Hurricane Beryl leaves damage strewn across southeast Caribbean islands: "Continue to pray"

Hurricane Beryl leaves damage strewn across southeast Caribbean islands: “Continue to pray”

Hurricane Beryl ripped off doors, windows and roofs in homes across the southeastern Caribbean on Monday after making landfall on the island of Carriacou as the earliest storm of Category 4 strength to form in the Atlantic, fueled by record warm waters.

NBC Radio in St. Vincent and the Grenadines reported one death on the island of Bequia, as well as extensive damage to schools, homes, buildings and farmland nationwide. Communications remained largely down across the region.

Streets from St. Lucia island south to Grenada were strewn with tree limbs, downed power lines and other debris scattered by winds up to 150 mph — just shy of a Category 5 storm. The storm snapped banana trees in half and killed cows that lay in green pastures as if they were sleeping. Homes made of tin and plywood tilted precariously nearby.

moving on a track that would take it just south of Jamaica and then toward Mexico’s Yucatan peninsula by late Thursday as a Category 1 storm.

Fishing vessels damaged by Hurricane Beryl in Barbados
Fishing vessels damaged by Hurricane Beryl at the Bridgetown Fisheries in Barbados, Monday, July 1, 2024.

Ricardo Mazalan / AP

“Beryl is expected to remain an extremely dangerous major hurricane as its moves over the eastern Caribbean,” the National Hurricane Center said.

The last strong hurricane to hit the southeast Caribbean was Hurricane Ivan 20 years ago, which killed dozens of people in Grenada.

NBC Radio said it received reports of roofs being torn off churches and schools as communications began collapsing across the southeast Caribbean.

People clear debris from a street flooded by Hurricane Beryl
People clear debris from a street flooded by Hurricane Beryl in the parish of Saint James, Barbados, near Bridgetown, on July 1, 2024. 


In nearby Grenada, officials received “reports of devastation” from Carriacou and surrounding islands, said Terence Walters, Grenada’s national disaster coordinator. Prime Minister Dickon Mitchell said he would travel to Carriacou as soon as it’s safe, noting there’s been an “extensive” storm surge.

Grenada officials had to evacuate patients to a lower floor after hospital roof was damaged, he said.

“There is the likelihood of even greater damage,” he told reporters. “We have no choice but to continue to pray.”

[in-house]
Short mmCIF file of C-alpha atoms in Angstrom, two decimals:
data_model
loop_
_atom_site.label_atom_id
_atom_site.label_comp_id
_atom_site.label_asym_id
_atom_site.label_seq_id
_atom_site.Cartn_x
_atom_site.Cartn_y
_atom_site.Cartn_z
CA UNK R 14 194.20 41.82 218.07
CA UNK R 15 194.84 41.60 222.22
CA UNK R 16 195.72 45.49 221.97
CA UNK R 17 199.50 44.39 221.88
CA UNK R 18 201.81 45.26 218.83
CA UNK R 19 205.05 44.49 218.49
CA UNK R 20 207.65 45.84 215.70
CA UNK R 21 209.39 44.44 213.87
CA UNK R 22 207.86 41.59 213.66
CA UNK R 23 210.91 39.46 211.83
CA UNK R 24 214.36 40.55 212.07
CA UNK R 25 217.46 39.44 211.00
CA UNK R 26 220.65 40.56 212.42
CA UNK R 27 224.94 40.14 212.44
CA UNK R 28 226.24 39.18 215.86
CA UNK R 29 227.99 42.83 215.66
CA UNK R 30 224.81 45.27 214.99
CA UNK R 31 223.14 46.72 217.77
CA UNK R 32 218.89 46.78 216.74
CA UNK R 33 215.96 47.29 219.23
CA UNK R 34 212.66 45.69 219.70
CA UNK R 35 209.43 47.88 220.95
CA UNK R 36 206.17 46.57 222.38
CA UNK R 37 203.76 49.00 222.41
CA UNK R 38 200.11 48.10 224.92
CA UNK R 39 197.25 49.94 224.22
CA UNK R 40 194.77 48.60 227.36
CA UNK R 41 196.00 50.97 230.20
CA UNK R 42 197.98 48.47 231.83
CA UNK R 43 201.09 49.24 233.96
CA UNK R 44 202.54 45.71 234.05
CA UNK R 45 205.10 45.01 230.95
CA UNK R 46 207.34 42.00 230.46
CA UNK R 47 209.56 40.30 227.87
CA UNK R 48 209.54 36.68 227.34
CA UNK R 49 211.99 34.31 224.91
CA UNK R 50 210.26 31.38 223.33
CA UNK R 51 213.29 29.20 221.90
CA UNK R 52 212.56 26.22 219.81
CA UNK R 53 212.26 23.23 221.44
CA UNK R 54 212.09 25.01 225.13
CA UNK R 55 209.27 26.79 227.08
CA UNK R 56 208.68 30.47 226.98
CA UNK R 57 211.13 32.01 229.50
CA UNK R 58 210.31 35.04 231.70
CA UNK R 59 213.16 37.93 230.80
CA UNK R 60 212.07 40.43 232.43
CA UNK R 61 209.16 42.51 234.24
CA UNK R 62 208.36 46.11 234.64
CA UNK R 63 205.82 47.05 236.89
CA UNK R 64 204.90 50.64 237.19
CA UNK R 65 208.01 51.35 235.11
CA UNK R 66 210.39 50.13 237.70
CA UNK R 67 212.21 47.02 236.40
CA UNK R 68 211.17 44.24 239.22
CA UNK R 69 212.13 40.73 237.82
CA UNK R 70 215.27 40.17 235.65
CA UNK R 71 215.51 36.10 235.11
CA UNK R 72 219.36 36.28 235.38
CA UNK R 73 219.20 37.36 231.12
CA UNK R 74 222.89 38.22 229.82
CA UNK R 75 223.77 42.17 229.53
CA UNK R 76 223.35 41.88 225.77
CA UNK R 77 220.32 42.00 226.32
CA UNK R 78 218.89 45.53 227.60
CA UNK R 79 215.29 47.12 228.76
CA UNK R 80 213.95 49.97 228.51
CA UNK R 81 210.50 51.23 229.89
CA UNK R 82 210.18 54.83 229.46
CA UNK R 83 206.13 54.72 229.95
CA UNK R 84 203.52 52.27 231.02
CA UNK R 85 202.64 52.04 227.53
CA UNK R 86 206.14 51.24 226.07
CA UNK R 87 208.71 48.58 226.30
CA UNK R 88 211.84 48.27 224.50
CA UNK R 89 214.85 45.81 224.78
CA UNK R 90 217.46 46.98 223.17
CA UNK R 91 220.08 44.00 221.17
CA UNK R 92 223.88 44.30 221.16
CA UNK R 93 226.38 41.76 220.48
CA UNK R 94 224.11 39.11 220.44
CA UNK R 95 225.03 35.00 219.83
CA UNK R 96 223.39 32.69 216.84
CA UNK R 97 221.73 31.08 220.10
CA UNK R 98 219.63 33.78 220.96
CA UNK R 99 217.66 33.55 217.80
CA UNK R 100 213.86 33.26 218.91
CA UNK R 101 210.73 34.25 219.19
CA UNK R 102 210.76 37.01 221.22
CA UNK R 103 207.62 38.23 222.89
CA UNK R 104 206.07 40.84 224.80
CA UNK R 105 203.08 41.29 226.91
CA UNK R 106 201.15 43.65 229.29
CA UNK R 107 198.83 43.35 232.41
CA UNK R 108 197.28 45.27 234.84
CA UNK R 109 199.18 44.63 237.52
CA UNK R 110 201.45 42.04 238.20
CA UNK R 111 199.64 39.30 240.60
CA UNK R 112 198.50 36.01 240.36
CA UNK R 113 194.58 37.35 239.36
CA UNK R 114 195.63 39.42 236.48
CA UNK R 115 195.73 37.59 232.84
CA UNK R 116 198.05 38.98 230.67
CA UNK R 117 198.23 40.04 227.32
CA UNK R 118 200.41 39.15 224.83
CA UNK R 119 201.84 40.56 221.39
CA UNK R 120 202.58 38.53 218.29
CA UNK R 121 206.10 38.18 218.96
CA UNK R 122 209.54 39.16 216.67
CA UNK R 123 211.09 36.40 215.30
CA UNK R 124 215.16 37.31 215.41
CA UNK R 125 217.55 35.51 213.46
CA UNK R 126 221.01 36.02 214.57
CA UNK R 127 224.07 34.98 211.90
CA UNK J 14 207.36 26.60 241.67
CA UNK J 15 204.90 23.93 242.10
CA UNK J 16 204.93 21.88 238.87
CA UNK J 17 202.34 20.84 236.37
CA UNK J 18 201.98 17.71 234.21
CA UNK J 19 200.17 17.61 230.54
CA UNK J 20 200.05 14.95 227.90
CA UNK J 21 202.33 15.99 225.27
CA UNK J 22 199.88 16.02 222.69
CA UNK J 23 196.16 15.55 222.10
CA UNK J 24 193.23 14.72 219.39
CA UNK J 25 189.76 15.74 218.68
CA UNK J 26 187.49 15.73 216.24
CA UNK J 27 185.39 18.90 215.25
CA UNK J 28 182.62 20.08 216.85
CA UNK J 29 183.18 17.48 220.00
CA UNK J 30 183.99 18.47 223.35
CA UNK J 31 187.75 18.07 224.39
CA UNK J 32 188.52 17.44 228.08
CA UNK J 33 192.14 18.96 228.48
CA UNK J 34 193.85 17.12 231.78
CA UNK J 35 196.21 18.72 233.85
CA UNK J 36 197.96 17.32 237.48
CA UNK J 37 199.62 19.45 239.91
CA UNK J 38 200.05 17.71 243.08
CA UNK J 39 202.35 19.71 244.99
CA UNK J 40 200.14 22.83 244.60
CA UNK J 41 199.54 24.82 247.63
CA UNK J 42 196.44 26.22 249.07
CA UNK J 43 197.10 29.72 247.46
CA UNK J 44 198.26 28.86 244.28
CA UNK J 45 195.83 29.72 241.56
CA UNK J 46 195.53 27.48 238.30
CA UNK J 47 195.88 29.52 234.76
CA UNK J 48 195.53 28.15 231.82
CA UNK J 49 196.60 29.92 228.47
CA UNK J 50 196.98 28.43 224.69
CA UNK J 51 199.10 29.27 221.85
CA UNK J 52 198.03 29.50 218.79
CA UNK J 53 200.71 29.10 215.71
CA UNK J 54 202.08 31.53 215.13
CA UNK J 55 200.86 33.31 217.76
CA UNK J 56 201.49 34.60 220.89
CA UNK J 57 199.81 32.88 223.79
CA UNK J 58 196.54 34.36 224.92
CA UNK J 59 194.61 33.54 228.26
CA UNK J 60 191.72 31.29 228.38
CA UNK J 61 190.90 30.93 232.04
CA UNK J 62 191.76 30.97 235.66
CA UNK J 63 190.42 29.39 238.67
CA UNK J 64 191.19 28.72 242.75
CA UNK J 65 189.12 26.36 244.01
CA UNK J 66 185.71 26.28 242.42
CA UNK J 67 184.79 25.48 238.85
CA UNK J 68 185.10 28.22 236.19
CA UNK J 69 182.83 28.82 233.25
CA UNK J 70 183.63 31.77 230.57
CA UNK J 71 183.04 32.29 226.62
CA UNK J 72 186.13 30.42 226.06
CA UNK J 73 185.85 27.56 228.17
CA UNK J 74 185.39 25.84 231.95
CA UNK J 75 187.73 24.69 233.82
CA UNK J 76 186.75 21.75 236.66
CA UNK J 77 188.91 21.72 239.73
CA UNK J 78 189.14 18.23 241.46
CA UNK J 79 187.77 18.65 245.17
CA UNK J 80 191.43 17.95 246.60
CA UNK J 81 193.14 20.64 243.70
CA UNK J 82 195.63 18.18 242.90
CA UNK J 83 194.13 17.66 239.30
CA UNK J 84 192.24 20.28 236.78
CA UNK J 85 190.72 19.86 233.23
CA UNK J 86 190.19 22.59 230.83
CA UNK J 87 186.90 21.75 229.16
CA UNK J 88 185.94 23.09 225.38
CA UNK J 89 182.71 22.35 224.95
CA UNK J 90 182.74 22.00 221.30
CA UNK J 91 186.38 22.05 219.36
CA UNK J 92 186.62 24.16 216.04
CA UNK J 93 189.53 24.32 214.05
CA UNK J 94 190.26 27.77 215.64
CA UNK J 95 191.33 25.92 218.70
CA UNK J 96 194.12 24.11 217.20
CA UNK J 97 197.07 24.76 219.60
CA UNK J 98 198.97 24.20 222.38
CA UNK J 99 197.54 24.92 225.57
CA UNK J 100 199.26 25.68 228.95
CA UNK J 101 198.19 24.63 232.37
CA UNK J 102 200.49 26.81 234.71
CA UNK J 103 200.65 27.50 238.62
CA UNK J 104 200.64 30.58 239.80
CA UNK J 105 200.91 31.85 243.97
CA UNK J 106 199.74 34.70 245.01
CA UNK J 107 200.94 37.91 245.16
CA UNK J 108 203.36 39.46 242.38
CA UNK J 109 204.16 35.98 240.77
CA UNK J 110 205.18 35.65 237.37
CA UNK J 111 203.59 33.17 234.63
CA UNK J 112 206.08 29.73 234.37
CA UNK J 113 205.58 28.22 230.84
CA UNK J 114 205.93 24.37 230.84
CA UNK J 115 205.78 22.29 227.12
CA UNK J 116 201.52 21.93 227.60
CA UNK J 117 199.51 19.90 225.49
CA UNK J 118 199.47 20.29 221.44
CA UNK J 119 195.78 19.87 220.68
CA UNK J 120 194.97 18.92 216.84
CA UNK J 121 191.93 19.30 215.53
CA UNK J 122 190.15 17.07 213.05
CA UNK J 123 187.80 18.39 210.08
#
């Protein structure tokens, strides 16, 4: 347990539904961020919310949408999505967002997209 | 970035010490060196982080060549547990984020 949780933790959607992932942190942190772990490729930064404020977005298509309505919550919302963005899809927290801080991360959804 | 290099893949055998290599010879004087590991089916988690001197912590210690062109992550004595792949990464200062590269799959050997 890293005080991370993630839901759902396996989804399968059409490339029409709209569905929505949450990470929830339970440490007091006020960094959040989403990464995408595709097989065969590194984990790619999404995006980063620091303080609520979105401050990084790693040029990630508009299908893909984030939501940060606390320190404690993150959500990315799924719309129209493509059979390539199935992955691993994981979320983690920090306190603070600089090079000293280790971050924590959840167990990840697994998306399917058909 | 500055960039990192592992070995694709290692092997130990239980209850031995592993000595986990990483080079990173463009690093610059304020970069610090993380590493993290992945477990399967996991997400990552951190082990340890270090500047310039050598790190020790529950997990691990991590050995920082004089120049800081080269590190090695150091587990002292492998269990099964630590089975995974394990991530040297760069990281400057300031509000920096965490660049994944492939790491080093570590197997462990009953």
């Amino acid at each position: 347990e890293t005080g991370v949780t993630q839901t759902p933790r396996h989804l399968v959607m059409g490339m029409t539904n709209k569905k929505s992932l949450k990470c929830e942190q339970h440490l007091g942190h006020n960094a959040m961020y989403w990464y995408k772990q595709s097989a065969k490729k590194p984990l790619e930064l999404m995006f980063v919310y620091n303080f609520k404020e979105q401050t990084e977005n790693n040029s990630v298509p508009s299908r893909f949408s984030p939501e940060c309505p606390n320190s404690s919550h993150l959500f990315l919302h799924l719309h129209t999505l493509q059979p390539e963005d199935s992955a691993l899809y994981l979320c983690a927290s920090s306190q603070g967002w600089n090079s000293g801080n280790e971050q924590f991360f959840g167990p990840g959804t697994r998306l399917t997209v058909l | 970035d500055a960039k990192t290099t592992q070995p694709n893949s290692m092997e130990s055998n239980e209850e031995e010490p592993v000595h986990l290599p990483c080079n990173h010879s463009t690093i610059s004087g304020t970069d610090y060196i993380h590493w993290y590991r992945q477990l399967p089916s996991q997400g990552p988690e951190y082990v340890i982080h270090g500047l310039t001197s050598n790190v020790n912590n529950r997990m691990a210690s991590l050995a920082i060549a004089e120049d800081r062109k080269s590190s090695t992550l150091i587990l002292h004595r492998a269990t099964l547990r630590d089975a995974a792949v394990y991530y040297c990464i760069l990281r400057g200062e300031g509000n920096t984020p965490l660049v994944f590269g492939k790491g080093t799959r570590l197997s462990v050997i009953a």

Hurricane Beryl causes damage in Barbados
Collapsed scaffolding hangs on a building after Hurricane Beryl passed in Bridgetown, Barbados July 1, 2024.

Nigel R Browne / REUTERS

In Barbados, Wilfred Abrahams, minister of home affairs and information, said drones — which are faster than crews fanning across the island — would assess damage once Beryl passes.

Forecasters had warned of a life-threatening storm surge of up to 9 feet (3 meters) in areas where Beryl made landfall, with 3 to 6 inches (7.6 to 15 centimeters) of rain for Barbados and nearby islands and possibly 10 inches in some areas (25 centimeters), especially in Grenada and the Grenadines.

Beryl strengthened from a tropical depression to a major hurricane in just 42 hours — a feat accomplished only six other times in Atlantic hurricane history, and with Sept. 1 as the earliest previous date, according to hurricane expert Sam Lillo.

Hurricane Beryl makes landfall in Trinidad and Tobago
Waves crash into a sea wall after Hurricane Beryl made landfall, in Port of Spain, Trinidad and Tobago July 1, 2024.

Andrea De Silva / REUTERS

It also was the earliest Category 4 Atlantic hurricane on record, besting Hurricane Dennis, which became a Category 4 storm on July 8, 2005.

Beryl amassed its strength from record warm waters that are hotter now than they would be at the peak of hurricane season in September, said hurricane specialist and storm surge expert Michael Lowry.

Jaswinderpal Parmar of Fresno, California, who was among the thousands who traveled to Barbados for Saturday’s Twenty20 World Cup cricket final, said he and his family were now stuck there with scores of other fans, their flights canceled on Sunday.

He said by phone that it’s the first time he has experienced a hurricane — he and his family have been praying, as well as taking calls from concerned friends and family as far away as India.

“We couldn’t sleep last night,” Parmar, 47, said.

Even as Beryl bore down on the southeast Caribbean, government officials warned about a separate cluster of thunderstorms mimicking the hurricane’s path that have a 70% chance of becoming a tropical depression.

“There’s always a concern when you have back-to-back storms,” Lowry said. “If two storms move over the same area or nearby, the first storm weakens the infrastructure, so the secondary system doesn’t need to be as strong to have serious impacts.”

Beryl is the second named storm in the Atlantic hurricane season, which runs from June 1 to Nov. 30. Earlier this month, Tropical Storm Alberto made landfall in northeast Mexico and killed four people.

The National Oceanic and Atmospheric Administration predicts the 2024 hurricane season is likely to be well above average, with between 17 and 25 named storms. The forecast calls for as many as 13 hurricanes and four major hurricanes.

An average Atlantic hurricane season produces 14 named storms, seven of them hurricanes and three major hurricanes.